I have been busy these last few days setting up a home-brew petrol distillery in my cellar. Obviously I don’t wish to divulge the secrets of my production methods - but in essence what I have done is to obtain a number of small mammals and insects (mice, spiders, cats, pine martens, silverfish, a couple of dogs, rats, beetles, a stoat, etc) and placed them in a very big box with some compost.
I did have a bit of trouble finding a reliable supply of pine martens, to be honest. They seem to prefer the Scottish heath and highland environment to a life scavaging in the dustbins of South Manchester. Nevertheless, I was assured by a team of technical experts that they were a near enough essential element on the list of mammals required for the distillery project. This is precisely the sort of niche requirement that the Internet can satisfy beautifully. Sure enough, 10 minutes searching around led us to the on-line store of Duncan’s Pine Marten-U-Like, Perth, from where we were able to obtain a plentiful supply.
Obviously, commercial confidentiality prevents me from providing too much detail about the actual process involved in my state-of-the-art installation. In essence, though, what I did was to take a number of each of the mammals in question and place them inside a very, very large box in my cellar. I bunged in a few spadefuls of compost, then set about piling loads and loads of really, really heavy things (rocks, large furniture items, etc) on top. A matter of minutes later, I opened the tap at the bottom of the box and out trickled a stream of the finest quality 95 octane-rated home-brew available.
Sure enough, within a few hours, I had harvested enough petrol to guarantee power to the pistons of the Manc R’s Fiat Uno as far as Barnsley. Even as I speak, several wheely bins in the cellar are slowly filling with this new fuel - and the fumes are engulfing a large part of my street. Actually, that reminds me - I must remember to notify the firework & pyrotechnics testing factory at the bottom of the road. Oh, and just as a sideline, once the petrol crisis is finally over, I’ll be tweaking the production process slightly in order to produce diamonds - please contact me directly for a price list.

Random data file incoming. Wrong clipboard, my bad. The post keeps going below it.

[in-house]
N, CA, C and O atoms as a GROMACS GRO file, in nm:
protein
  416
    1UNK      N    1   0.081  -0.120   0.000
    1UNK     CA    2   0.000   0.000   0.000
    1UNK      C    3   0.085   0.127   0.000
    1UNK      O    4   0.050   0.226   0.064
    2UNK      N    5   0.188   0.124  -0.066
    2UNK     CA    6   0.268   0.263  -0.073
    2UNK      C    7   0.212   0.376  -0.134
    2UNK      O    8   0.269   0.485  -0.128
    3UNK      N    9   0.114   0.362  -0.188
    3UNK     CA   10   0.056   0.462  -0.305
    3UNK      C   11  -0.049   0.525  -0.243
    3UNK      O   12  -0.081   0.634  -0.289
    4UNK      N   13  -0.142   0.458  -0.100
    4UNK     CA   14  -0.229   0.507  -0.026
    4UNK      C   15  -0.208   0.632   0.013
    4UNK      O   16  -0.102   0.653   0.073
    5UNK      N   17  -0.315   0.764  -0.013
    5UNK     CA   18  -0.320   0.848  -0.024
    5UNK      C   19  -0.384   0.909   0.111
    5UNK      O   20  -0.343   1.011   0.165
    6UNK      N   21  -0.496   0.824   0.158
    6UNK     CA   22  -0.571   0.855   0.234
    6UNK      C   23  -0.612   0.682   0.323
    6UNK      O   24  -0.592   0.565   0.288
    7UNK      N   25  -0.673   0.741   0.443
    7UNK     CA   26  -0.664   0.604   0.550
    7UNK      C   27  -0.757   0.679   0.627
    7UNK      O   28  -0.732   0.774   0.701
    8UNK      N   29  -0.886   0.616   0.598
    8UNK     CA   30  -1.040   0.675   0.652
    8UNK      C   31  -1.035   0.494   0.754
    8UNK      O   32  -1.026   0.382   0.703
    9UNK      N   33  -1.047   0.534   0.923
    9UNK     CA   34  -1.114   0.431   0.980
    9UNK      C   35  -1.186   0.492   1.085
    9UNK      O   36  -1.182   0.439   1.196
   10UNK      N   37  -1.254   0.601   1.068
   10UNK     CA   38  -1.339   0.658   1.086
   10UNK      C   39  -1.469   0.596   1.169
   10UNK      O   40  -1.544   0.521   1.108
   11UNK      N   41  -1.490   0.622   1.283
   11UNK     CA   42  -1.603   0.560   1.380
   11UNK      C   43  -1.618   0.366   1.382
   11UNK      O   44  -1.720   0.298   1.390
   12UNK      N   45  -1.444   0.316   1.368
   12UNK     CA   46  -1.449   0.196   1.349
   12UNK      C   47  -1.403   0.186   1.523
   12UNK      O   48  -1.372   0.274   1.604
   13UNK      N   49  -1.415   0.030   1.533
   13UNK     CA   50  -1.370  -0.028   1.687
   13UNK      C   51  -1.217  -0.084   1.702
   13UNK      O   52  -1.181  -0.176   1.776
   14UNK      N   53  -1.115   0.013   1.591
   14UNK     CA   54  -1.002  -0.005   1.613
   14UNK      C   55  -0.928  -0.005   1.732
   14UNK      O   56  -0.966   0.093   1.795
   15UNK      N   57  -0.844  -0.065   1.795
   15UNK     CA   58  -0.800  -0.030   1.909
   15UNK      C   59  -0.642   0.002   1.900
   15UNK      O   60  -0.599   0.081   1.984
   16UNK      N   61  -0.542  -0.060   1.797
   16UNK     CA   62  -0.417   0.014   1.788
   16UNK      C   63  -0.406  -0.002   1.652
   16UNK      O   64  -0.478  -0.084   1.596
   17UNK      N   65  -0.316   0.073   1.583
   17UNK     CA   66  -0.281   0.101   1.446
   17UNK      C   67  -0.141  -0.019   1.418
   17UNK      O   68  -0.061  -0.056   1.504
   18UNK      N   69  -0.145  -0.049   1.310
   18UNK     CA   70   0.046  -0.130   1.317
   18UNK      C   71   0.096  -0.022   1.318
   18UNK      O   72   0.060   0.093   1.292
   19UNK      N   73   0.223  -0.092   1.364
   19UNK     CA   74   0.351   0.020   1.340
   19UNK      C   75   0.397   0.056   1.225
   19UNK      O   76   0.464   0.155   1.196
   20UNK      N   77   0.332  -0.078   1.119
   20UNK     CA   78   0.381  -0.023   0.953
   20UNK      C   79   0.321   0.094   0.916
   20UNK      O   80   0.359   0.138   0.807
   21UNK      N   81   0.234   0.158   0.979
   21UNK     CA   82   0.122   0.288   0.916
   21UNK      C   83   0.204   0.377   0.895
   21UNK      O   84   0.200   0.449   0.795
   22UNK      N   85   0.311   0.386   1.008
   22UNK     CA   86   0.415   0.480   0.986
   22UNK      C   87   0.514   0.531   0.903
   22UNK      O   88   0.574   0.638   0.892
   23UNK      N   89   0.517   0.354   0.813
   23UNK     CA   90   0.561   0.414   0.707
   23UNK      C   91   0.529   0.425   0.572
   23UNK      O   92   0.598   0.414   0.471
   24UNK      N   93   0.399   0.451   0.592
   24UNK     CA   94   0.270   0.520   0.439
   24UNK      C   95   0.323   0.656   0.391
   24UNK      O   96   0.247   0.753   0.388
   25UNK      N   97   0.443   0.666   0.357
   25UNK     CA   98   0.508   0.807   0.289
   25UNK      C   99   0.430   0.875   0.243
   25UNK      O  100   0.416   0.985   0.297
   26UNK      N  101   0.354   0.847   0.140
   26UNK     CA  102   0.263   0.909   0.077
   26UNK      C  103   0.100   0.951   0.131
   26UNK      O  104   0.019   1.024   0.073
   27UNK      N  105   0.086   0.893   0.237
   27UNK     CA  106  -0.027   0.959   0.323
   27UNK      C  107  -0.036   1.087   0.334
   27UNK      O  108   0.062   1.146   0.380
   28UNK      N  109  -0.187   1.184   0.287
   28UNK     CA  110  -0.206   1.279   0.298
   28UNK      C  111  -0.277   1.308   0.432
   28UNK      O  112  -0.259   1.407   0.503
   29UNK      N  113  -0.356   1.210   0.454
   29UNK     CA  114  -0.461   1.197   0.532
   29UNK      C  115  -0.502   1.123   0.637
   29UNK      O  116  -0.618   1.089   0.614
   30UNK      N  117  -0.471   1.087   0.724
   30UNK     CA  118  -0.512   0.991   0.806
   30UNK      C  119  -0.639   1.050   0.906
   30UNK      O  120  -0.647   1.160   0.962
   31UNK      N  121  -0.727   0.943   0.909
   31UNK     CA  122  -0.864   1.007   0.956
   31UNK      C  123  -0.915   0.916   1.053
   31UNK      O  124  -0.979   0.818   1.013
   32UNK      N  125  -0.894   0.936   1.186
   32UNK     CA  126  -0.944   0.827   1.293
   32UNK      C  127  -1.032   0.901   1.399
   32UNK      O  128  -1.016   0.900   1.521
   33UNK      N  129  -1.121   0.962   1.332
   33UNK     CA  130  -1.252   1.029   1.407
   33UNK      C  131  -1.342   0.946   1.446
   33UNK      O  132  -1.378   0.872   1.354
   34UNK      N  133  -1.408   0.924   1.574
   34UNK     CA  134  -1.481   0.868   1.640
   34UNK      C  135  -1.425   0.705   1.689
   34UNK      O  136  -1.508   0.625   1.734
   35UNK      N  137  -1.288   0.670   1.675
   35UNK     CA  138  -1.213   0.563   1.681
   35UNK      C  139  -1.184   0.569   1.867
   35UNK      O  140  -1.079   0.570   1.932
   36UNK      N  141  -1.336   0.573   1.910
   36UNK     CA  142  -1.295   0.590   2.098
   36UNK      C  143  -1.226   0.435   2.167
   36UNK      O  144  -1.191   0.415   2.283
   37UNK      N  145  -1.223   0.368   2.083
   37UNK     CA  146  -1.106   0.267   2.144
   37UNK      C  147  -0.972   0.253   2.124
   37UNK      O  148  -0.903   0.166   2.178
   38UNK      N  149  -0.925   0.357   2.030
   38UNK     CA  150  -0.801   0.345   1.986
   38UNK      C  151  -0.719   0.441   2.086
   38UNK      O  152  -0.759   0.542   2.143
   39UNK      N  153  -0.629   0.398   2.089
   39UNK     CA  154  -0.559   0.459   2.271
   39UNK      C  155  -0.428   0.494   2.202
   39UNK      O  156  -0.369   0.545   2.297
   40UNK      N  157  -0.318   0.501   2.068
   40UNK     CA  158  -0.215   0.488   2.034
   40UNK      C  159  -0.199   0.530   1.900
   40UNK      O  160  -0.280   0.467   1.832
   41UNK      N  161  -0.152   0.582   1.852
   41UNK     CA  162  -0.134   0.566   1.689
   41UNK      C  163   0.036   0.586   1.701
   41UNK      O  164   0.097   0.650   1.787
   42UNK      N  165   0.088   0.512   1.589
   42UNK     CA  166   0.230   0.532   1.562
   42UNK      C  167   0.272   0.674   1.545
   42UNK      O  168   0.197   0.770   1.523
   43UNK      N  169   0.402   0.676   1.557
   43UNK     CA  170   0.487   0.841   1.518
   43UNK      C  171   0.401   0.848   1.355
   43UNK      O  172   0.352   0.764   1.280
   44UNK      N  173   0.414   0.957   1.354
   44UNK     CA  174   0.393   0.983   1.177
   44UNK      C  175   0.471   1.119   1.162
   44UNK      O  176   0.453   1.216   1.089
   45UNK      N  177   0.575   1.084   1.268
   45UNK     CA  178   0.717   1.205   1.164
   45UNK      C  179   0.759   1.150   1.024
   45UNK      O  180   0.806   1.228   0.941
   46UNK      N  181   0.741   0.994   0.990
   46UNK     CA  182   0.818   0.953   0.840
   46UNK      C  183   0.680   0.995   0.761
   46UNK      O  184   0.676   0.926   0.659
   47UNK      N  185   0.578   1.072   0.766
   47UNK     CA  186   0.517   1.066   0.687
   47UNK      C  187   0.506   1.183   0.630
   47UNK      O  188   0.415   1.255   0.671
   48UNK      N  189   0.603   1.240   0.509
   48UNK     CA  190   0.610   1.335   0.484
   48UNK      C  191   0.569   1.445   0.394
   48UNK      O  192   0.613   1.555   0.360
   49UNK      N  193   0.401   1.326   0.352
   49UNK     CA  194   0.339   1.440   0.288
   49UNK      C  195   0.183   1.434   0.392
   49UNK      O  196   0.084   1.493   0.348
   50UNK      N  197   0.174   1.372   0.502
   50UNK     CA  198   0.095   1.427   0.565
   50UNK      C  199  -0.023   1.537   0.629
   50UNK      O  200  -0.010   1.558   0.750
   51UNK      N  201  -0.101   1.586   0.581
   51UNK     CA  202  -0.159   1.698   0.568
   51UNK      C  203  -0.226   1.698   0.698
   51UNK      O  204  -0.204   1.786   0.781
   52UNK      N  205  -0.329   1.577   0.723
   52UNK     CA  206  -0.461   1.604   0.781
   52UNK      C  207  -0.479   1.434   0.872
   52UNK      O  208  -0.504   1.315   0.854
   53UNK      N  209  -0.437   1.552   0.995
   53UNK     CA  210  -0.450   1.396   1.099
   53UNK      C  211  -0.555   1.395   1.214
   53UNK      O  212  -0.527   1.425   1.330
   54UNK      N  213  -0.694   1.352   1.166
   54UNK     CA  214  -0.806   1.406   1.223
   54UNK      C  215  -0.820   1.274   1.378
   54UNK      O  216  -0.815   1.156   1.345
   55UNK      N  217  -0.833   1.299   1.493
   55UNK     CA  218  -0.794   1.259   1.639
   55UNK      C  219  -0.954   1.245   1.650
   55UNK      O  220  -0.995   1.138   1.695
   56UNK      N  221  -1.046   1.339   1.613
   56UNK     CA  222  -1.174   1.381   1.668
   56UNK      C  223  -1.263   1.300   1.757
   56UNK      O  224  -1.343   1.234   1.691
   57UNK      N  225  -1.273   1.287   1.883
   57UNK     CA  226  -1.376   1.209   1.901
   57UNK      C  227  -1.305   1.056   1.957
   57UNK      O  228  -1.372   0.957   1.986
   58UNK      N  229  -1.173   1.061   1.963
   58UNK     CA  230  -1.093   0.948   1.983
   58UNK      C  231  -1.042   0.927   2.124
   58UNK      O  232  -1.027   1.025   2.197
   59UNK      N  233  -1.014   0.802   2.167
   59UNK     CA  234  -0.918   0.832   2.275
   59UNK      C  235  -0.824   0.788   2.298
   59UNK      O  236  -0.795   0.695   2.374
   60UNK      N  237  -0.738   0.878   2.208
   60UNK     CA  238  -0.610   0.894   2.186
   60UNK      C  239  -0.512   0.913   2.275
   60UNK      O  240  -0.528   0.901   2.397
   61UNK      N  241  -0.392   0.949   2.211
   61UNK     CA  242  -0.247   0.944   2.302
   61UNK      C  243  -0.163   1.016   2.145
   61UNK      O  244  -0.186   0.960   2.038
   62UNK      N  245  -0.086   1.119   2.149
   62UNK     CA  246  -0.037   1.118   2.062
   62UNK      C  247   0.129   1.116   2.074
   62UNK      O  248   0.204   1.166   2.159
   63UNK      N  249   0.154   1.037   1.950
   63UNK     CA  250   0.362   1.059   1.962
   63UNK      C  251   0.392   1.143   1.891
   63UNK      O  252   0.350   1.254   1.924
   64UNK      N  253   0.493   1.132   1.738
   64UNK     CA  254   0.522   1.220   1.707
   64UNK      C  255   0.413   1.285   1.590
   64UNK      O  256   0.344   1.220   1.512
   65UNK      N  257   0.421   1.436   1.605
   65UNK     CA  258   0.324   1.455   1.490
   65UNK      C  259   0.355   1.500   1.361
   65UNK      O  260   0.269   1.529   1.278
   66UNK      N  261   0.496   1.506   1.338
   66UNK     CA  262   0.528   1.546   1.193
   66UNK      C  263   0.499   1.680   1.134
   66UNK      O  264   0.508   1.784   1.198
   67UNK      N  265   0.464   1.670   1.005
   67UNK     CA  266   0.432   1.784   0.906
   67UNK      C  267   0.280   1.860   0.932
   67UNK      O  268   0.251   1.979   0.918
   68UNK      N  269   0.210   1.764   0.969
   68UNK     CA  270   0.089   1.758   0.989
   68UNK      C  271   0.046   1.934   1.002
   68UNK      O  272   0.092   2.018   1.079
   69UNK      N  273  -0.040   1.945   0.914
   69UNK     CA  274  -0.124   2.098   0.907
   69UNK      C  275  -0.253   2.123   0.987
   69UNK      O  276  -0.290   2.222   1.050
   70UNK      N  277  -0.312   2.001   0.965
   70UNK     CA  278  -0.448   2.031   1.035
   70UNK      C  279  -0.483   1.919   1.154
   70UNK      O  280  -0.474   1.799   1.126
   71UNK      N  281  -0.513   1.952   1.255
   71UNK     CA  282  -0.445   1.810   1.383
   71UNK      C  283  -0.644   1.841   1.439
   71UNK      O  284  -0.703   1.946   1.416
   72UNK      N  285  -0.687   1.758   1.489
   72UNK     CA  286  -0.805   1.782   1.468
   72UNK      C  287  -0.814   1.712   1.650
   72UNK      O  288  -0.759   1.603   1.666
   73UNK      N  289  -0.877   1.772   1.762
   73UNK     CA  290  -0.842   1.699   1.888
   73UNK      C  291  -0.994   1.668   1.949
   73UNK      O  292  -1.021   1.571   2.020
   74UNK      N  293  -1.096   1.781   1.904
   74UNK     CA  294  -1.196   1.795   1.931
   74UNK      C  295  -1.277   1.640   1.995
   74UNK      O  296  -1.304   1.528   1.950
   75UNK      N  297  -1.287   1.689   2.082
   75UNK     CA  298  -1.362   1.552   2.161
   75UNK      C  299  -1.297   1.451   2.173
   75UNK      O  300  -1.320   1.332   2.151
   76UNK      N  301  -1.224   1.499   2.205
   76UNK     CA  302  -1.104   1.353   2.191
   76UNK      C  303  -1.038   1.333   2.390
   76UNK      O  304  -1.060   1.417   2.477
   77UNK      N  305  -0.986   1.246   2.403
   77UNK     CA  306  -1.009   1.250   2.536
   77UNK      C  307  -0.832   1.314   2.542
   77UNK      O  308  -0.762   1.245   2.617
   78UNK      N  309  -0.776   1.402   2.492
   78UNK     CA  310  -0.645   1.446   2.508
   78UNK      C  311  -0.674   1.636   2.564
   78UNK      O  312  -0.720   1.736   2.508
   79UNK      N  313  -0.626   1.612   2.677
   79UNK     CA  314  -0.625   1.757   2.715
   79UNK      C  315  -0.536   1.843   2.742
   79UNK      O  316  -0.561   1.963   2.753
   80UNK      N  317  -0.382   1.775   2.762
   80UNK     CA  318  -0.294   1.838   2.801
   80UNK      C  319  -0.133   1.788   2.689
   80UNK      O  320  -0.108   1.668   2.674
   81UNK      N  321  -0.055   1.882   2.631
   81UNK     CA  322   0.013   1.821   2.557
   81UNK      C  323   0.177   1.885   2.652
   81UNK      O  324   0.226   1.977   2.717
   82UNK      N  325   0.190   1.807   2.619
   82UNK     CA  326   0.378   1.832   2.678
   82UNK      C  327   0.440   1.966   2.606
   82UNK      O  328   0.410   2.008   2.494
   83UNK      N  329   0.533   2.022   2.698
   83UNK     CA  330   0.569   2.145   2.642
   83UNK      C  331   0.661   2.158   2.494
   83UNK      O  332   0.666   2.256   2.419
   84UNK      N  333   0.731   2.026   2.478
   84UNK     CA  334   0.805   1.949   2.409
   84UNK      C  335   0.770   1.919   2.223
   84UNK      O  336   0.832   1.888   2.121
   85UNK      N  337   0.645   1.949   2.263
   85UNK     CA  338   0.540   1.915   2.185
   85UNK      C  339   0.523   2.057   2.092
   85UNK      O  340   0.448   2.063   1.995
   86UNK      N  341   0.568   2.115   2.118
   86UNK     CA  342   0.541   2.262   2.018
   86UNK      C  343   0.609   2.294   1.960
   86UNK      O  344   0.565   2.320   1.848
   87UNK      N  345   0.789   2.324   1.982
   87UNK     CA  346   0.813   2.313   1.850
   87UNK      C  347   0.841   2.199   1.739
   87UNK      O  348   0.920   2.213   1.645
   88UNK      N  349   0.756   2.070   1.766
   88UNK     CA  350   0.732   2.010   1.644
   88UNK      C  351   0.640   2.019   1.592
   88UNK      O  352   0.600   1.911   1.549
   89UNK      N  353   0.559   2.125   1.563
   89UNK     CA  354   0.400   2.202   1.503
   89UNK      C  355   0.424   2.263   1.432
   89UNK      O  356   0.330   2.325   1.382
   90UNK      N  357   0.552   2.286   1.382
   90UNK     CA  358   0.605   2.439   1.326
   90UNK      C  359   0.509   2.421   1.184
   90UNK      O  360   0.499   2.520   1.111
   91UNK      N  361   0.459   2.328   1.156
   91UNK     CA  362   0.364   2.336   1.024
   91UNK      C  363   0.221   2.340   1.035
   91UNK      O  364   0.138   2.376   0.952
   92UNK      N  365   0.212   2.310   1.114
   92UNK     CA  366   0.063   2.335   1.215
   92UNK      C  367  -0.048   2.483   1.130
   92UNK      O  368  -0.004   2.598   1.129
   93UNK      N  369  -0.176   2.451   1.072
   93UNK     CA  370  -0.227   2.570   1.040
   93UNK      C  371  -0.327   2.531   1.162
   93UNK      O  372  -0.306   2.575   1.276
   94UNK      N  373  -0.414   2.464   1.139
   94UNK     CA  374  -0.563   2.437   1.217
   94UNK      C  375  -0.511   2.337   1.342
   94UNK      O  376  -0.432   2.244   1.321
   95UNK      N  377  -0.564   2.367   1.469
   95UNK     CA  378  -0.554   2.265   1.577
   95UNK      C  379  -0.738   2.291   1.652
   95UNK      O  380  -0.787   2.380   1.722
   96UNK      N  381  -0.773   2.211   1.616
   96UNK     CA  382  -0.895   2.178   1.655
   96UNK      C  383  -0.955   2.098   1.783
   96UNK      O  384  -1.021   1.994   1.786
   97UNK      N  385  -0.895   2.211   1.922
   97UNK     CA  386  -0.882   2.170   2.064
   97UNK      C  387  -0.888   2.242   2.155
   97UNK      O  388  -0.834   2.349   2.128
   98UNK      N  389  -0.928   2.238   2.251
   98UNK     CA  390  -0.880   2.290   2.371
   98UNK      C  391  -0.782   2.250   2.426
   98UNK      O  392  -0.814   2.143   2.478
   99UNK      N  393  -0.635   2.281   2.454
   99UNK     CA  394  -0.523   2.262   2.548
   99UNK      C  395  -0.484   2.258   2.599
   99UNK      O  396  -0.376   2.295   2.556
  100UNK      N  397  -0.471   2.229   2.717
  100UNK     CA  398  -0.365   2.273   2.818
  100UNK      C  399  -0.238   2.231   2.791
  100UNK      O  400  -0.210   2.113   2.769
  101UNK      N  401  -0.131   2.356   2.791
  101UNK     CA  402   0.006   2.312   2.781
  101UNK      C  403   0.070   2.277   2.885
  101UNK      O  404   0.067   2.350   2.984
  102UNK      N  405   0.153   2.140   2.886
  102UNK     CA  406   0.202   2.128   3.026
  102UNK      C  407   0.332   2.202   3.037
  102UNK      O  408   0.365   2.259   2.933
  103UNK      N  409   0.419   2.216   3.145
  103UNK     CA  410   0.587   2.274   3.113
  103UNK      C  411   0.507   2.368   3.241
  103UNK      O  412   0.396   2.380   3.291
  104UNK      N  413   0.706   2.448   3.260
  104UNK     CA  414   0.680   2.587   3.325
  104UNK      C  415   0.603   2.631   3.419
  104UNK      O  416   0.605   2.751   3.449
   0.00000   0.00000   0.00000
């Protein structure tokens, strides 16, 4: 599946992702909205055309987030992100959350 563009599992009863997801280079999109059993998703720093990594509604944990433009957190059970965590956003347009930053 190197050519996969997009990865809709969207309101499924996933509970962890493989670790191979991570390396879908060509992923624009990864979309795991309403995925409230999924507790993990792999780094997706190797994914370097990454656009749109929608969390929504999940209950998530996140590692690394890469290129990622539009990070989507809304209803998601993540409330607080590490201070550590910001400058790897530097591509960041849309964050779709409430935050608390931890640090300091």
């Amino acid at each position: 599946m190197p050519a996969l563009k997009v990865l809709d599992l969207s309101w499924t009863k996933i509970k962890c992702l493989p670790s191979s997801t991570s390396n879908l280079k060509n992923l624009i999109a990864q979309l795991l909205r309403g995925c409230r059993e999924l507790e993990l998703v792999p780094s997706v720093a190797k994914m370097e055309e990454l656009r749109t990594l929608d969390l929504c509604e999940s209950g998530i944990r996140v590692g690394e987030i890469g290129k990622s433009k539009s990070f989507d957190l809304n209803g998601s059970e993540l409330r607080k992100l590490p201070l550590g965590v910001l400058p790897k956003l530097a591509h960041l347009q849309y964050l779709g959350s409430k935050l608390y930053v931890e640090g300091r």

It felt so good to be free of the petrol chaos that had turned the population into fossil fuel-starved wolverines, chasing around Manchester in a vain and laughable attempt to get hold of half a pint of unleaded. Only the night before, I had been forced to queue for over an hour to get onto the forecourt of our local garage - and I only wanted to use the air pressure thing. In fact, I’d had a whole week of petrol-related angst, during which I inadvertently upset a number of people who were clearly in no mood for debate or questioning.
It started on the Tuesday, when I innocently dialled 999 to ask the police when, given the chaos, disorder and panic sweeping the nation, it would be considered socially acceptable to begin looting. The tube on my telly was knackered and I didn’t really have the money for a new one, but the so-called public servants at the other end of the phone seemed extremely reluctant to help. Indeed, they seemed much more interested in tracing the address I was calling from. Luckily, I don’t pay my council tax, otherwise I would be very upset at the service I received from them.